The new General Administrative Procedure Act finally comes into force on 1 June 2017. The Act was passed by the Serbian Parliament on 29 February 2016, but an almost 18 months transition period was left for adaptation to the new legislation.
This Act is heralded as a means to substantially speed up administrative proceedings and cut red tape wherever possible.
The Act limits the practice of different special administrative procedures stipulated by sector legislation, and makes it only an exception. In addition, this sector legislation cannot lower the standards of protection of individual’s rights below the level laid out by the new Act.
The authorities are now bound by the new Act to take into consideration previous administrative practice thus increasing predictability of their decisions.
Two new types of administrative acts are introduced by the new Act – administrative contract and administrative guarantee. The former is introduced in order to facilitate faster creating of legally binding relationships between an individual and the authorities. By the later the authority issues a binding statement that it will issue an administrative act at the request of a party in an administrative proceeding. Both of these new forms will show their full effect when they are applied in amended sector legislation.
A complaint can now be filled if the public services are not provided in the way stipulated by the laws regulating them.
The Act finally codifies one-stop-shop. This will enable both local and central authorities to provide services from more than one authority in one place, thus shortening the time needed for completing more complicated legal procedures. This was eagerly awaited, especially by the local governments in rural areas, but also by those authorities who want to create a more business friendly environment.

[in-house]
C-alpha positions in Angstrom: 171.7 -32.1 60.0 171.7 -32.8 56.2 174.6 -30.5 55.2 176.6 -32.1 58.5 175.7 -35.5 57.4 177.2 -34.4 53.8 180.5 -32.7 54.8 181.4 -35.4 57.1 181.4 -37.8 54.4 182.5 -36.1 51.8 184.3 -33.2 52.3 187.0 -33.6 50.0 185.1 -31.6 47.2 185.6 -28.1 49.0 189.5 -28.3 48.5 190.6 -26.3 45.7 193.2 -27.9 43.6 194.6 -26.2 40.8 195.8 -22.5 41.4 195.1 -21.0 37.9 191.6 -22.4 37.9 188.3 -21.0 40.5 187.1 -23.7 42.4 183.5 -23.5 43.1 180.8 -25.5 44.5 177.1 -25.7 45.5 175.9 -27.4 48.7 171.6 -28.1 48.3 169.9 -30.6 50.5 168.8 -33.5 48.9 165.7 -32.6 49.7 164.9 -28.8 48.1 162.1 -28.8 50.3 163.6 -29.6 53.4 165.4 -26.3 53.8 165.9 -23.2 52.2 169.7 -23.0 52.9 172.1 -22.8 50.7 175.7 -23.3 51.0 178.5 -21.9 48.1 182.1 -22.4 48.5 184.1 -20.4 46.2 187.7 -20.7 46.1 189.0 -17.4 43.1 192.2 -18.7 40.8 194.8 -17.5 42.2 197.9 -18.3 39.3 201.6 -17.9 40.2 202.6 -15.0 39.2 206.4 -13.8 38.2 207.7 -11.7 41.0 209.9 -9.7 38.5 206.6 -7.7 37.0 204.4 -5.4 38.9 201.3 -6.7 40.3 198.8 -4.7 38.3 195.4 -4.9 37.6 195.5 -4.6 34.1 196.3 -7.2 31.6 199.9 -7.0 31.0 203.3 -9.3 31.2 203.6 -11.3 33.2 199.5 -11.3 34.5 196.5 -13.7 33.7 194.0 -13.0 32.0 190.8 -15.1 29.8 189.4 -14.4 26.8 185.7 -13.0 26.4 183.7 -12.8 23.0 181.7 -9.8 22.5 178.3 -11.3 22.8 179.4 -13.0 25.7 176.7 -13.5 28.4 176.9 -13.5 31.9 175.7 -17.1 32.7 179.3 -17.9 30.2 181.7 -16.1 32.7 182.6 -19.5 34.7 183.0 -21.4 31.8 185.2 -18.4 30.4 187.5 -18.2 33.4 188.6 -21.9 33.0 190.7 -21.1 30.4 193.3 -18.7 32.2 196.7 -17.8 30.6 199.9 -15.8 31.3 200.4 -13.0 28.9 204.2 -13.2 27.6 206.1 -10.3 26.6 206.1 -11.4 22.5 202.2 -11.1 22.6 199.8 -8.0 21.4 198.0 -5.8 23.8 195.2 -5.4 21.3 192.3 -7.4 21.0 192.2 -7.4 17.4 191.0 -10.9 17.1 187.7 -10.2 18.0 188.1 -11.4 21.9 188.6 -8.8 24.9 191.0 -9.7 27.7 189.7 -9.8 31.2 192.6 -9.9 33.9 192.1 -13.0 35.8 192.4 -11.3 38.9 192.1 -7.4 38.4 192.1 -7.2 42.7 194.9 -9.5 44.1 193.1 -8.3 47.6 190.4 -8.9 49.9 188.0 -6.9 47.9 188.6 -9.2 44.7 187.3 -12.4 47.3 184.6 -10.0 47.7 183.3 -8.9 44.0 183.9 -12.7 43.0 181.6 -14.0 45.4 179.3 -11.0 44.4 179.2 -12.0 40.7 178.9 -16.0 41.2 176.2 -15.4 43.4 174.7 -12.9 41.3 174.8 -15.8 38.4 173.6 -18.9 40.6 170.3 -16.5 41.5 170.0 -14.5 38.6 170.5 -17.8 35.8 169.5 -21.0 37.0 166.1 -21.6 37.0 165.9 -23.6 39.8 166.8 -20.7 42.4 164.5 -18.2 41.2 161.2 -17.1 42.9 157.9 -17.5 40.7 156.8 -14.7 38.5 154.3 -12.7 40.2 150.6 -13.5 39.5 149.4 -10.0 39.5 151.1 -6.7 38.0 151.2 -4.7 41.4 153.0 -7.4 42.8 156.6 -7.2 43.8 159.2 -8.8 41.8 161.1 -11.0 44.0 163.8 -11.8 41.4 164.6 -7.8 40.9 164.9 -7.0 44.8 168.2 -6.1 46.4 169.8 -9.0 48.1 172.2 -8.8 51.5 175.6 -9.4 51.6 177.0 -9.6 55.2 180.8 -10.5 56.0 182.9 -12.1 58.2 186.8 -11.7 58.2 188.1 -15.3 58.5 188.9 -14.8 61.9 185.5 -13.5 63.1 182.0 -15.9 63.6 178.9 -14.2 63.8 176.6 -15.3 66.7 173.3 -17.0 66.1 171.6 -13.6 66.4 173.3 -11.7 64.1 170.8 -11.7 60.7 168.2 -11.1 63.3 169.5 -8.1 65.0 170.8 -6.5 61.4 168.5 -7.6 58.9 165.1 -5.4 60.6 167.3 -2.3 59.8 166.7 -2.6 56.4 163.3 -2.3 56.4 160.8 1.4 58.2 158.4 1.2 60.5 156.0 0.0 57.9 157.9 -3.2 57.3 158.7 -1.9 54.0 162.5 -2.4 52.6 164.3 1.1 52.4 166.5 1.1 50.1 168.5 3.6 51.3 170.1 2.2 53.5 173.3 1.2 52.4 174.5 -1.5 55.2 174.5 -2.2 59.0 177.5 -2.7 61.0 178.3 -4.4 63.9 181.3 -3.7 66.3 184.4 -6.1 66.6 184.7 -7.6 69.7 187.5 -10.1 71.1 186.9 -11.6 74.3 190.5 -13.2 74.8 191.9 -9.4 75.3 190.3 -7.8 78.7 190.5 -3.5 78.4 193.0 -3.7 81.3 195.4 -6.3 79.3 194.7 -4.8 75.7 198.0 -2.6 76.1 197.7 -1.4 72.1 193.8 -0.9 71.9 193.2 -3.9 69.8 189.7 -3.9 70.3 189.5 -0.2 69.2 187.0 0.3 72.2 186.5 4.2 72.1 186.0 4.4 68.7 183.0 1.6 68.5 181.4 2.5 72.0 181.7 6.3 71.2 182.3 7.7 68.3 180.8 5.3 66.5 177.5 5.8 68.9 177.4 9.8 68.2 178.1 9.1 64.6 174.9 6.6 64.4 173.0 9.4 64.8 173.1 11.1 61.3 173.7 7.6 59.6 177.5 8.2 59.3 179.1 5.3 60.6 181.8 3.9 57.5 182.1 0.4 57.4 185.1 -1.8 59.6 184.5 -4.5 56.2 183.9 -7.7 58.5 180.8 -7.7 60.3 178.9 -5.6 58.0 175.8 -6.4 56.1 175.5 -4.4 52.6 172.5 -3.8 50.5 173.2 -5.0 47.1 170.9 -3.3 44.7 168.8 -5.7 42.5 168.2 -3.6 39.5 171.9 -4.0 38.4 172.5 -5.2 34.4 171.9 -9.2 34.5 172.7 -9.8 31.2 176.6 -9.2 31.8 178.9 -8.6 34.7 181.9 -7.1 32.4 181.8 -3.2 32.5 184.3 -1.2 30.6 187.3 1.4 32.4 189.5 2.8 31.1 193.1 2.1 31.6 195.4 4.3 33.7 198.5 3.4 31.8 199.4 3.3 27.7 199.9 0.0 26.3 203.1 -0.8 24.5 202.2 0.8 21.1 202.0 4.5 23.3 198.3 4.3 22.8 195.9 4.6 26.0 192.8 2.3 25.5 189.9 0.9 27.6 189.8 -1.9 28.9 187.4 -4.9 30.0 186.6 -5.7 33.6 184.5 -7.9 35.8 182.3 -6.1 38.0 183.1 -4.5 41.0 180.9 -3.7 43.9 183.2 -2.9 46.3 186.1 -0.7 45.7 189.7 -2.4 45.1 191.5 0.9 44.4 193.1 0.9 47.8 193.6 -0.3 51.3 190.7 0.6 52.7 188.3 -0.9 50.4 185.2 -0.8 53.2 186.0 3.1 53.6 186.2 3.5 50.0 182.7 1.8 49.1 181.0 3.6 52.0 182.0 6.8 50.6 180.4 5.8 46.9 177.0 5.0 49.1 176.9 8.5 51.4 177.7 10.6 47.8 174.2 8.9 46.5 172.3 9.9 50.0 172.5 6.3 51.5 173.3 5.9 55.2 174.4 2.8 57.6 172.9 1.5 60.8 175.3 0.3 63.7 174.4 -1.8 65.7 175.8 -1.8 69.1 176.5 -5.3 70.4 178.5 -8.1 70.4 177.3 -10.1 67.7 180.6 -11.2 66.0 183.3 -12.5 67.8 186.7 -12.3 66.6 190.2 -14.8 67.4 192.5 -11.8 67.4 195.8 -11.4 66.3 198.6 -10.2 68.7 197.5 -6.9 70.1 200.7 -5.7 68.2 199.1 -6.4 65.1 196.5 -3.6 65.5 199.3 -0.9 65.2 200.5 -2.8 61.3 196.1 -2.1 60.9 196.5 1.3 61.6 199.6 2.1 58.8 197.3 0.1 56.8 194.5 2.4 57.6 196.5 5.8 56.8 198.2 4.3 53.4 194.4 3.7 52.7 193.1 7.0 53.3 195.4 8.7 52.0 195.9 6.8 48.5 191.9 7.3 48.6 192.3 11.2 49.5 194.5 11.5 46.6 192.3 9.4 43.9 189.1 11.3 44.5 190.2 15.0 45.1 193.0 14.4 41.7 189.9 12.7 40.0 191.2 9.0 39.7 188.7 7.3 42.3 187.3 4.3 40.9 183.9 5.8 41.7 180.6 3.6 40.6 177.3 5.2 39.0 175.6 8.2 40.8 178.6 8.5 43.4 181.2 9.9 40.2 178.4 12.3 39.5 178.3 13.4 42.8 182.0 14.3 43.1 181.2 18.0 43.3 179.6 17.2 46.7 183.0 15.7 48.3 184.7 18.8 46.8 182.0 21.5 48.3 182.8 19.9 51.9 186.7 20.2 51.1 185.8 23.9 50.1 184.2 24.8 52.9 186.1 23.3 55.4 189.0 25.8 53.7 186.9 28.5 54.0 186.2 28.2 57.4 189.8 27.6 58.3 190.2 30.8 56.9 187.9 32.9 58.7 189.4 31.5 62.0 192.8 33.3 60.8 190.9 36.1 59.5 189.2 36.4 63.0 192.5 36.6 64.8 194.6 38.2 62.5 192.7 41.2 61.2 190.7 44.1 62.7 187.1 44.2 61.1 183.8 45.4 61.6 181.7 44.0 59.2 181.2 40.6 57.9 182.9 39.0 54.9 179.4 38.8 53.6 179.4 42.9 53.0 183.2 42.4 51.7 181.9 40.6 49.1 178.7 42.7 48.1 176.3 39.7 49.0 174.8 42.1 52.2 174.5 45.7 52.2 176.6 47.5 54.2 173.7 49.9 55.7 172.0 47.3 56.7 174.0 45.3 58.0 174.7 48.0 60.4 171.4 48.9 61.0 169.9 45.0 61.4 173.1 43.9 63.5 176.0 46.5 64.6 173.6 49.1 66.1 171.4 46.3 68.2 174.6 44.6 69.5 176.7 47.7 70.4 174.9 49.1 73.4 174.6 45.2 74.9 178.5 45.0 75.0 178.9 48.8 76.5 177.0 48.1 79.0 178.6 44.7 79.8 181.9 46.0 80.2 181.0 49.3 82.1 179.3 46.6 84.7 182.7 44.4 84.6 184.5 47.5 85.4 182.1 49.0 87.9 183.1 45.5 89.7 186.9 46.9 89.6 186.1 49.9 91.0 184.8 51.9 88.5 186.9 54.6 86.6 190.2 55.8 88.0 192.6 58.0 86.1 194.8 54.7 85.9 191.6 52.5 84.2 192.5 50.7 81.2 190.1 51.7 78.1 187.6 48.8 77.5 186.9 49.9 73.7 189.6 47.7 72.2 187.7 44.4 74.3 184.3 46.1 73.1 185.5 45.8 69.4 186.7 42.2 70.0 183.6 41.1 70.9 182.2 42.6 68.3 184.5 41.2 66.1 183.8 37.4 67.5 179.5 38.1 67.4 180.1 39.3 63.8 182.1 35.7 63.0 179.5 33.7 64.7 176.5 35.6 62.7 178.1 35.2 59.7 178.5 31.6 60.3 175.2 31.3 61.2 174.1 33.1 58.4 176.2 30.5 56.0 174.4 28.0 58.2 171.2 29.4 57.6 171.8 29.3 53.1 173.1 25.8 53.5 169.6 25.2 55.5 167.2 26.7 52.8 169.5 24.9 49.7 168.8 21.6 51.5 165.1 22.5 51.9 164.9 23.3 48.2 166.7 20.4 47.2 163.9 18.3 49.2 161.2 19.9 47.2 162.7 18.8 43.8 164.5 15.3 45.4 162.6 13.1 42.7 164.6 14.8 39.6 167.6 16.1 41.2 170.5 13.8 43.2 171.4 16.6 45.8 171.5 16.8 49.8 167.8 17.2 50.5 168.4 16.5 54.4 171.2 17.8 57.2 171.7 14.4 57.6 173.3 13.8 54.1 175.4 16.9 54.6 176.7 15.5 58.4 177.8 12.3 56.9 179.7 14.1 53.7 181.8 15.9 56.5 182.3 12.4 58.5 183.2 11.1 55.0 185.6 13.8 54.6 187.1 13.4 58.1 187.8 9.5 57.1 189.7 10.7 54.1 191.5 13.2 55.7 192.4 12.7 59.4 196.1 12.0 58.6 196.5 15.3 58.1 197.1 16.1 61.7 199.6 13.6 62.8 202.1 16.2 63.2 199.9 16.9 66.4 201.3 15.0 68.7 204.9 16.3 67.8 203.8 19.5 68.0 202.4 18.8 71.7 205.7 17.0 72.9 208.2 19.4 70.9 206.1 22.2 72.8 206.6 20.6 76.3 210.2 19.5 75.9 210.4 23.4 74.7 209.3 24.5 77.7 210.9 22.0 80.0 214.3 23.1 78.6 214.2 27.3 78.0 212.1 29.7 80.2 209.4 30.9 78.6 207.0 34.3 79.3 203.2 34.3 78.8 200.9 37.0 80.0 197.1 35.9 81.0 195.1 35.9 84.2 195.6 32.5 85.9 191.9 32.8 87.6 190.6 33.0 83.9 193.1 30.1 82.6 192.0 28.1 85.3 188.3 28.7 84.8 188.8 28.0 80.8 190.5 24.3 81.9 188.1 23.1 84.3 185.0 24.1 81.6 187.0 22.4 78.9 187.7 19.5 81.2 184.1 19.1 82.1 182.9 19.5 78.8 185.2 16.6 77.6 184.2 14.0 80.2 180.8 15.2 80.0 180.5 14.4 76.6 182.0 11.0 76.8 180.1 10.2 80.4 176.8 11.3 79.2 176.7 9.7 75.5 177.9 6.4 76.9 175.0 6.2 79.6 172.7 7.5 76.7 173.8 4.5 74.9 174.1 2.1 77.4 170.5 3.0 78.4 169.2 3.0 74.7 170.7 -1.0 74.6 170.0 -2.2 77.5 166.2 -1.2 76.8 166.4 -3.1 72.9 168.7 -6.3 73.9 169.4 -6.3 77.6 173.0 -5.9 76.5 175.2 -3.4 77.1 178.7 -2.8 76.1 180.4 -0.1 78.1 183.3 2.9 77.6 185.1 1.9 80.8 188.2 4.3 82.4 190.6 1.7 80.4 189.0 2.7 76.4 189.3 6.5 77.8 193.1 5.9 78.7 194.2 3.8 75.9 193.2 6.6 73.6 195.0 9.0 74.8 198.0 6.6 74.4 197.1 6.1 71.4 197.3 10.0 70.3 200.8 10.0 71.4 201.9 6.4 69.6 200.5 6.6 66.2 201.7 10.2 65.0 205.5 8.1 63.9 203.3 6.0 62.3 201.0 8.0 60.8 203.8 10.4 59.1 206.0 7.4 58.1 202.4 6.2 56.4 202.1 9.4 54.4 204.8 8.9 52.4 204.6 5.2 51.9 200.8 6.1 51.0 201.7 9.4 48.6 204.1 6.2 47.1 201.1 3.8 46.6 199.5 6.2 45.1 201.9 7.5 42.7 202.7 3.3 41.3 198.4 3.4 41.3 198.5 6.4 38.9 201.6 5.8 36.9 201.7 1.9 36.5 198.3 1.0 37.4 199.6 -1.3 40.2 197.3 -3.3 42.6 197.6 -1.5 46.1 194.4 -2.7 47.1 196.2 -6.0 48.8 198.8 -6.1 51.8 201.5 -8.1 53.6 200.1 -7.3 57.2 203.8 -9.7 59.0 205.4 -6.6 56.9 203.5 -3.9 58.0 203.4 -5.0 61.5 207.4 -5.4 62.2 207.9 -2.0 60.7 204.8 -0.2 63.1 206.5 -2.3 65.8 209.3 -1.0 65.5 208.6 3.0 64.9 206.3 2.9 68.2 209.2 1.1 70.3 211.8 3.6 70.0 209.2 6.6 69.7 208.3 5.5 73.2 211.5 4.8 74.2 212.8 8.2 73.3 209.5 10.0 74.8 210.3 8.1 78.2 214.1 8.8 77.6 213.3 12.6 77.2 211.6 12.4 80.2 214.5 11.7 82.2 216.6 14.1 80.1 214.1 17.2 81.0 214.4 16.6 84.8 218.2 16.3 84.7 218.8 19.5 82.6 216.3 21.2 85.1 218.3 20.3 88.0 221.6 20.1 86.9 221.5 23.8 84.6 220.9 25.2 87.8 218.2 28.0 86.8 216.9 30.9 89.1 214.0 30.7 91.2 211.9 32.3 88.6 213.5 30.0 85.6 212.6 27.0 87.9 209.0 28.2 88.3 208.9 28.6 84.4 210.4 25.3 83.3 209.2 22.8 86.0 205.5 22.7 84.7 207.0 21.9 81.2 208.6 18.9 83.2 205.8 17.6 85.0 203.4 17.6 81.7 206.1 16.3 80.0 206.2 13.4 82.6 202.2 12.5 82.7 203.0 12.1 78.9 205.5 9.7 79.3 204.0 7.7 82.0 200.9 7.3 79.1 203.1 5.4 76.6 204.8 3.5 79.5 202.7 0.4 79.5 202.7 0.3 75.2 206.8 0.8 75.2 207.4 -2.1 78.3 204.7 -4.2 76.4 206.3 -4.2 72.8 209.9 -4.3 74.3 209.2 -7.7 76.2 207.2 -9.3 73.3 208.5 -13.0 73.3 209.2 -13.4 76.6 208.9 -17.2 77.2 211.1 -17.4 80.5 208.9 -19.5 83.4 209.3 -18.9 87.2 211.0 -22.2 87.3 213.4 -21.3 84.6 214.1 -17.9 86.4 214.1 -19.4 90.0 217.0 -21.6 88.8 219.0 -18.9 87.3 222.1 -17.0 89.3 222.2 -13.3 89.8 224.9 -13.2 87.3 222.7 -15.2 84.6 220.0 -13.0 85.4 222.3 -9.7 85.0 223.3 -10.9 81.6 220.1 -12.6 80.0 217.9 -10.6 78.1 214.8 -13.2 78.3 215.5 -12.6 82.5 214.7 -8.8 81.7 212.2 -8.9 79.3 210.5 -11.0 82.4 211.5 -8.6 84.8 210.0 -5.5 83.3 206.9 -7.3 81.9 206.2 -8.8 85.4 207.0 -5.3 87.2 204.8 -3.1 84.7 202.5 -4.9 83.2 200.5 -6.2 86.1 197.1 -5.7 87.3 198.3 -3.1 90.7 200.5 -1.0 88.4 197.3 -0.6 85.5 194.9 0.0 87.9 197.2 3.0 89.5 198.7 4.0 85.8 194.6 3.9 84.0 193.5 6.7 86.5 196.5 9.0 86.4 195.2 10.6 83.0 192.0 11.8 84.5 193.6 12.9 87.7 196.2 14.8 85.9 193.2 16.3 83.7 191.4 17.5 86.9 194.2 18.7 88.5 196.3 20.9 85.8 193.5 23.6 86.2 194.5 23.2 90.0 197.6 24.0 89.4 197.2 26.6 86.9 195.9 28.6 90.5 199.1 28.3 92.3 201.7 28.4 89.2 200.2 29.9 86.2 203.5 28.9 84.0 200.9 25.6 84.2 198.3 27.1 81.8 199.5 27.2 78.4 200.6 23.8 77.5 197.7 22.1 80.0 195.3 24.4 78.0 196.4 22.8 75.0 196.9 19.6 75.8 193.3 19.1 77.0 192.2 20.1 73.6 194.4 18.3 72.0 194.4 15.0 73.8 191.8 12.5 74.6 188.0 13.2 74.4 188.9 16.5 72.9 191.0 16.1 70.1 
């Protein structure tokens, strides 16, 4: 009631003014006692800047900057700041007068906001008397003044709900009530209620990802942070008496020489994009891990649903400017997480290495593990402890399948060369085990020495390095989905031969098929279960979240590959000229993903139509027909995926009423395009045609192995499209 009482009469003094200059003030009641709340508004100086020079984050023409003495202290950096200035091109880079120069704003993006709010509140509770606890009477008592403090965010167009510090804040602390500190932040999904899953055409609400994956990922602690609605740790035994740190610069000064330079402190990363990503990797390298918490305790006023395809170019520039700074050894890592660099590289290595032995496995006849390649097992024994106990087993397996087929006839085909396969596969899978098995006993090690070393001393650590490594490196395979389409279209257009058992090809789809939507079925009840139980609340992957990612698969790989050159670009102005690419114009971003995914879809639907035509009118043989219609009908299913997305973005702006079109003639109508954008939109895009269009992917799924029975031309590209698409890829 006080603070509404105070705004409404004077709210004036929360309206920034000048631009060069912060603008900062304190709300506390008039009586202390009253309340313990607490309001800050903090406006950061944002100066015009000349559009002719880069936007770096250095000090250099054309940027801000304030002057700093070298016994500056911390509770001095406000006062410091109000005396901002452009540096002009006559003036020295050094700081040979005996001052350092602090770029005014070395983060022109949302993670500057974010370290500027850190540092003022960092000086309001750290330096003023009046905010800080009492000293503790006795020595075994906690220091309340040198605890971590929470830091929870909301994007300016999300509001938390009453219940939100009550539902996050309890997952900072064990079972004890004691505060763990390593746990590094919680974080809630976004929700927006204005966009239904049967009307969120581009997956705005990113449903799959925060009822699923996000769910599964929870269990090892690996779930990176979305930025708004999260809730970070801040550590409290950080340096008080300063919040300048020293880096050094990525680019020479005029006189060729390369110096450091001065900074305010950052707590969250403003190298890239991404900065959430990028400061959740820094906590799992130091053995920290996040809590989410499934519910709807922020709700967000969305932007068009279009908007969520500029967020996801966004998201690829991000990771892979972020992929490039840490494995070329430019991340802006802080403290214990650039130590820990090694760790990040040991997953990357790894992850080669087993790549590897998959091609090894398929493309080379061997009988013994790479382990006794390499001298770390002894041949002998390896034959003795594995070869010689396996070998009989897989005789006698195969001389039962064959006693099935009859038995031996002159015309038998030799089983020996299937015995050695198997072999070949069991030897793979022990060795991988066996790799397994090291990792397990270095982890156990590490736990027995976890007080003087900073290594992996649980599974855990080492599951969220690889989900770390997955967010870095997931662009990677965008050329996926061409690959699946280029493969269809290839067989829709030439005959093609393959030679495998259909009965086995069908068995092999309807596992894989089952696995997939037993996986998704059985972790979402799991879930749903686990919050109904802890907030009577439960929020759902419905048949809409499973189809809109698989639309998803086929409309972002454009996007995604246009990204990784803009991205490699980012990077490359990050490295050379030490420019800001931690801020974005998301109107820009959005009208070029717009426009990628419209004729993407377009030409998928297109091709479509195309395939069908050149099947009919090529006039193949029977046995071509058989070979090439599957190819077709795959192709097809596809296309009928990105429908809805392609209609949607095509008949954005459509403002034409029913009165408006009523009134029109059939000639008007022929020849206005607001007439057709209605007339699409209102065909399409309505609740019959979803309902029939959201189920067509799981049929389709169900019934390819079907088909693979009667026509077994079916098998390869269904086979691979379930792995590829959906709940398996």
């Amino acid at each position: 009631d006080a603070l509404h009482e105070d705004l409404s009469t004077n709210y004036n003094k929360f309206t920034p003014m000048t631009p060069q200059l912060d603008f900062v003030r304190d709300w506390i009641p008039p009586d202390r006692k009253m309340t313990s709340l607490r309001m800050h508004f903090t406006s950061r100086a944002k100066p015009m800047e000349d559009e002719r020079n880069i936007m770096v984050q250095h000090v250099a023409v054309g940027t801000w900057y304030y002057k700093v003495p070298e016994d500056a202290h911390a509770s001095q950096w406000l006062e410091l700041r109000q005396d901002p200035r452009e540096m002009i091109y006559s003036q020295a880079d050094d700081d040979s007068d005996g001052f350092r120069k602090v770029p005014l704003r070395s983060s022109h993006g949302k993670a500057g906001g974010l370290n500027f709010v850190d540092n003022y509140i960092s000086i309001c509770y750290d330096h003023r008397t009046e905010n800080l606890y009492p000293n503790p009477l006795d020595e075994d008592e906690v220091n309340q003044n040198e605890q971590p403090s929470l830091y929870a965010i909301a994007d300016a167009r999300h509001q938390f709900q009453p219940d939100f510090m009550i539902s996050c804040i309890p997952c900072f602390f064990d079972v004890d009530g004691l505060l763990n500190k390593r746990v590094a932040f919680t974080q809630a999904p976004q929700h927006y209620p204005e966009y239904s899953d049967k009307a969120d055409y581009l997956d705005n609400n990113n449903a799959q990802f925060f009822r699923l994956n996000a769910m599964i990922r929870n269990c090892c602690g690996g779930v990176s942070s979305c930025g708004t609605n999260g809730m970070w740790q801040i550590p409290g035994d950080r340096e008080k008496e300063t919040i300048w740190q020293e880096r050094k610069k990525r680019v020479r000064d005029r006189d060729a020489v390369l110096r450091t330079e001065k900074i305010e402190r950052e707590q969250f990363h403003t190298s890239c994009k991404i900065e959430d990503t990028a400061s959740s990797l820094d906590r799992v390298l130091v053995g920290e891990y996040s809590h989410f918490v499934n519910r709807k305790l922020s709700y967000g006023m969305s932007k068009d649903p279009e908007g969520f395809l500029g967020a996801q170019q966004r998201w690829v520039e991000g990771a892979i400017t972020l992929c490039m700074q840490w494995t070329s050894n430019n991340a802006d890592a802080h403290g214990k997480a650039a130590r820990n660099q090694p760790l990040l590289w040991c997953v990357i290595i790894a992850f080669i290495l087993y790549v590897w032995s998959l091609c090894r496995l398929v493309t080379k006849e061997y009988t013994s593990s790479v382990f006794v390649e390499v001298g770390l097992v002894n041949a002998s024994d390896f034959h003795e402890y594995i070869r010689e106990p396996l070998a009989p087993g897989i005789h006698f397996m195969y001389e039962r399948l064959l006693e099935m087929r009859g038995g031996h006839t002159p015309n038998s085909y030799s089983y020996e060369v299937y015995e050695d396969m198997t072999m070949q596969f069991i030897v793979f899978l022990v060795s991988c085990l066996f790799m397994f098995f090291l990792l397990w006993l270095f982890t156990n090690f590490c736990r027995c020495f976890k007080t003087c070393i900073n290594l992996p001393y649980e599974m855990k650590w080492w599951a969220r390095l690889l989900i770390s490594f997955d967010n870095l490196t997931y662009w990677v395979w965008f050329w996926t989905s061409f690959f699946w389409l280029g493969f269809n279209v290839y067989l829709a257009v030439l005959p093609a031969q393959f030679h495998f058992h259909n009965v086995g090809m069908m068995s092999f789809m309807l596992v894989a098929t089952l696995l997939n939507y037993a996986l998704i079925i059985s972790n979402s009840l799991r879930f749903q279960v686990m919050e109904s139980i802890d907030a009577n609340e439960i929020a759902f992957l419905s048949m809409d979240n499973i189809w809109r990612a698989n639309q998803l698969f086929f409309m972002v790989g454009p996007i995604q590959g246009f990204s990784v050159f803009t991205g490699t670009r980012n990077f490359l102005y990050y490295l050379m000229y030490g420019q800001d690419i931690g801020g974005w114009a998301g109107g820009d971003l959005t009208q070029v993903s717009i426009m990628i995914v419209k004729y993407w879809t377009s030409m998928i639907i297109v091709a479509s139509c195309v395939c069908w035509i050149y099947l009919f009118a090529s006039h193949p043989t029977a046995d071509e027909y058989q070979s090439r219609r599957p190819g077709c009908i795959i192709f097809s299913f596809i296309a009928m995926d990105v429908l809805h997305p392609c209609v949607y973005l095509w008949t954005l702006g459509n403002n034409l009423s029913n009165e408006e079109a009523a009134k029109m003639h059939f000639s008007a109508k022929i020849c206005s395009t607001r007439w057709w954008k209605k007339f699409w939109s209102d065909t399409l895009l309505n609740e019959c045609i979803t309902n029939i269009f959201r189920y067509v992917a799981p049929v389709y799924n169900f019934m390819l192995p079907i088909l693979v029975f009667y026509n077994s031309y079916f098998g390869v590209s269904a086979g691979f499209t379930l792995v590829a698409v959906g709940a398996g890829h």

The procedures for notifying the parties are made more effective and the option of electronic communication with the parties is introduced. Notification was always a sore spot of all Serbian administrative procedures and it is expected that this new Act will speed them up and make them more reliable.
The provisions prescribing the principle of effectiveness and economy are the only part of the new Act that is already in force since June 2016. The authorities are now under legal obligation to communicate with each other and exchange data from official records. It is now illegal to require a party to collect the documents from another authority. The authority that is conducting the proceeding has to communicate directly with the other authority to obtain the documents. However, this has still not been put into practice, because the authorities tend to communicate slowly and the parties are often unofficially instructed to collect and bring the documents themselves in order to speed things up.
The new Act brings much needed overhaul of the Serbian system of administrative procedures. Its provisions are meant to introduce efficiency, and make the whole system much more transparent and citizen-friendly. However, the passing of the Act is only the smaller part of the reforms in the system. The collision with long wrought administrative practices and inertia as well as applying the provisions in day to day practice will be the real test of the Act.